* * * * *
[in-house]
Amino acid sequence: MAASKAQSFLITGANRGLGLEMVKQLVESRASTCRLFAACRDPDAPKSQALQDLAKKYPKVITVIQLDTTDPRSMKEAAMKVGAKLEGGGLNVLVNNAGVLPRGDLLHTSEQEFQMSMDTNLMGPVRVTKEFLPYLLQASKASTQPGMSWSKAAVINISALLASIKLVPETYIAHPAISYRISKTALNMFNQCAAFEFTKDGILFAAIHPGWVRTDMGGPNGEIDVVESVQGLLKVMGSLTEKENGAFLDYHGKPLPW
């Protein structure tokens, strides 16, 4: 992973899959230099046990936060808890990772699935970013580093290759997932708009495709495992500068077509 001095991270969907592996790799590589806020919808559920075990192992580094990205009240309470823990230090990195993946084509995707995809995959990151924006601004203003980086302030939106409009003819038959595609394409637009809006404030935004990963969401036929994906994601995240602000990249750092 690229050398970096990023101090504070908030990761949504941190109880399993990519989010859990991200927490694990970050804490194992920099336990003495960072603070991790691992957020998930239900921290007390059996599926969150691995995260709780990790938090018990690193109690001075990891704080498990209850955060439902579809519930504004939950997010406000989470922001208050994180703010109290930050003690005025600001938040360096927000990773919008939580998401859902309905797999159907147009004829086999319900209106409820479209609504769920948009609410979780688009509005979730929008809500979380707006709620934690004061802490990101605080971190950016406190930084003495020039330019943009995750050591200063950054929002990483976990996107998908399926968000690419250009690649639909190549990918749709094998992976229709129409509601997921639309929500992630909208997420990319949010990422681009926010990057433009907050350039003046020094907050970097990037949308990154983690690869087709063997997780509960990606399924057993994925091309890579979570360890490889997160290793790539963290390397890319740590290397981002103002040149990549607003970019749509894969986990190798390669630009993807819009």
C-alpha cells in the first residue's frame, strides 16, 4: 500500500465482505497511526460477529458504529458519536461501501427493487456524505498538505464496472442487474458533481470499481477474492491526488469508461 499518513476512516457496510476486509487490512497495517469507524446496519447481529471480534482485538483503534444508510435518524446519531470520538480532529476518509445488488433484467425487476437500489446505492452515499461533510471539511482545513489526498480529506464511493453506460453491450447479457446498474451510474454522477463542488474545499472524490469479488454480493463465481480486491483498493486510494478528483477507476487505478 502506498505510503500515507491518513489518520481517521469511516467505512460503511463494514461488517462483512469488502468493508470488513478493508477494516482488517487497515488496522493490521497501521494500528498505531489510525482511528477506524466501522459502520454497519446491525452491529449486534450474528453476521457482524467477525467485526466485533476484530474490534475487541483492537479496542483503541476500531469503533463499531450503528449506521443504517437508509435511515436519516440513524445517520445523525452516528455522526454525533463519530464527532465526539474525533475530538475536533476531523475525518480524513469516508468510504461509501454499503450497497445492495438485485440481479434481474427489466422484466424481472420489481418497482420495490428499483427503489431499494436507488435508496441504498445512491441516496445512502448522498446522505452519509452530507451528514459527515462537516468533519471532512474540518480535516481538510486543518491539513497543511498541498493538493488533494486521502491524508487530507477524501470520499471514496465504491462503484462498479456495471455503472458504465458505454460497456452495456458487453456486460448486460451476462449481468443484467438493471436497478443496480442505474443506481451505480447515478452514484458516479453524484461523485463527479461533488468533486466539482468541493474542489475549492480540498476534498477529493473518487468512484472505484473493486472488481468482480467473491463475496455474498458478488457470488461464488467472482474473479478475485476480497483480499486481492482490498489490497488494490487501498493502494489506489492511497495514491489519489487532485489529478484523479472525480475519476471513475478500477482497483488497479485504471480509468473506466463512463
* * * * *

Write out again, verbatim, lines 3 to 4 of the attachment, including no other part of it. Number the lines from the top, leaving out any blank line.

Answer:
């Protein structure tokens, strides 16, 4: 992973899959230099046990936060808890990772699935970013580093290759997932708009495709495992500068077509 001095991270969907592996790799590589806020919808559920075990192992580094990205009240309470823990230090990195993946084509995707995809995959990151924006601004203003980086302030939106409009003819038959595609394409637009809006404030935004990963969401036929994906994601995240602000990249750092 690229050398970096990023101090504070908030990761949504941190109880399993990519989010859990991200927490694990970050804490194992920099336990003495960072603070991790691992957020998930239900921290007390059996599926969150691995995260709780990790938090018990690193109690001075990891704080498990209850955060439902579809519930504004939950997010406000989470922001208050994180703010109290930050003690005025600001938040360096927000990773919008939580998401859902309905797999159907147009004829086999319900209106409820479209609504769920948009609410979780688009509005979730929008809500979380707006709620934690004061802490990101605080971190950016406190930084003495020039330019943009995750050591200063950054929002990483976990996107998908399926968000690419250009690649639909190549990918749709094998992976229709129409509601997921639309929500992630909208997420990319949010990422681009926010990057433009907050350039003046020094907050970097990037949308990154983690690869087709063997997780509960990606399924057993994925091309890579979570360890490889997160290793790539963290390397890319740590290397981002103002040149990549607003970019749509894969986990190798390669630009993807819009």
C-alpha cells in the first residue's frame, strides 16, 4: 500500500465482505497511526460477529458504529458519536461501501427493487456524505498538505464496472442487474458533481470499481477474492491526488469508461 499518513476512516457496510476486509487490512497495517469507524446496519447481529471480534482485538483503534444508510435518524446519531470520538480532529476518509445488488433484467425487476437500489446505492452515499461533510471539511482545513489526498480529506464511493453506460453491450447479457446498474451510474454522477463542488474545499472524490469479488454480493463465481480486491483498493486510494478528483477507476487505478 502506498505510503500515507491518513489518520481517521469511516467505512460503511463494514461488517462483512469488502468493508470488513478493508477494516482488517487497515488496522493490521497501521494500528498505531489510525482511528477506524466501522459502520454497519446491525452491529449486534450474528453476521457482524467477525467485526466485533476484530474490534475487541483492537479496542483503541476500531469503533463499531450503528449506521443504517437508509435511515436519516440513524445517520445523525452516528455522526454525533463519530464527532465526539474525533475530538475536533476531523475525518480524513469516508468510504461509501454499503450497497445492495438485485440481479434481474427489466422484466424481472420489481418497482420495490428499483427503489431499494436507488435508496441504498445512491441516496445512502448522498446522505452519509452530507451528514459527515462537516468533519471532512474540518480535516481538510486543518491539513497543511498541498493538493488533494486521502491524508487530507477524501470520499471514496465504491462503484462498479456495471455503472458504465458505454460497456452495456458487453456486460448486460451476462449481468443484467438493471436497478443496480442505474443506481451505480447515478452514484458516479453524484461523485463527479461533488468533486466539482468541493474542489475549492480540498476534498477529493473518487468512484472505484473493486472488481468482480467473491463475496455474498458478488457470488461464488467472482474473479478475485476480497483480499486481492482490498489490497488494490487501498493502494489506489492511497495514491489519489487532485489529478484523479472525480475519476471513475478500477482497483488497479485504471480509468473506466463512463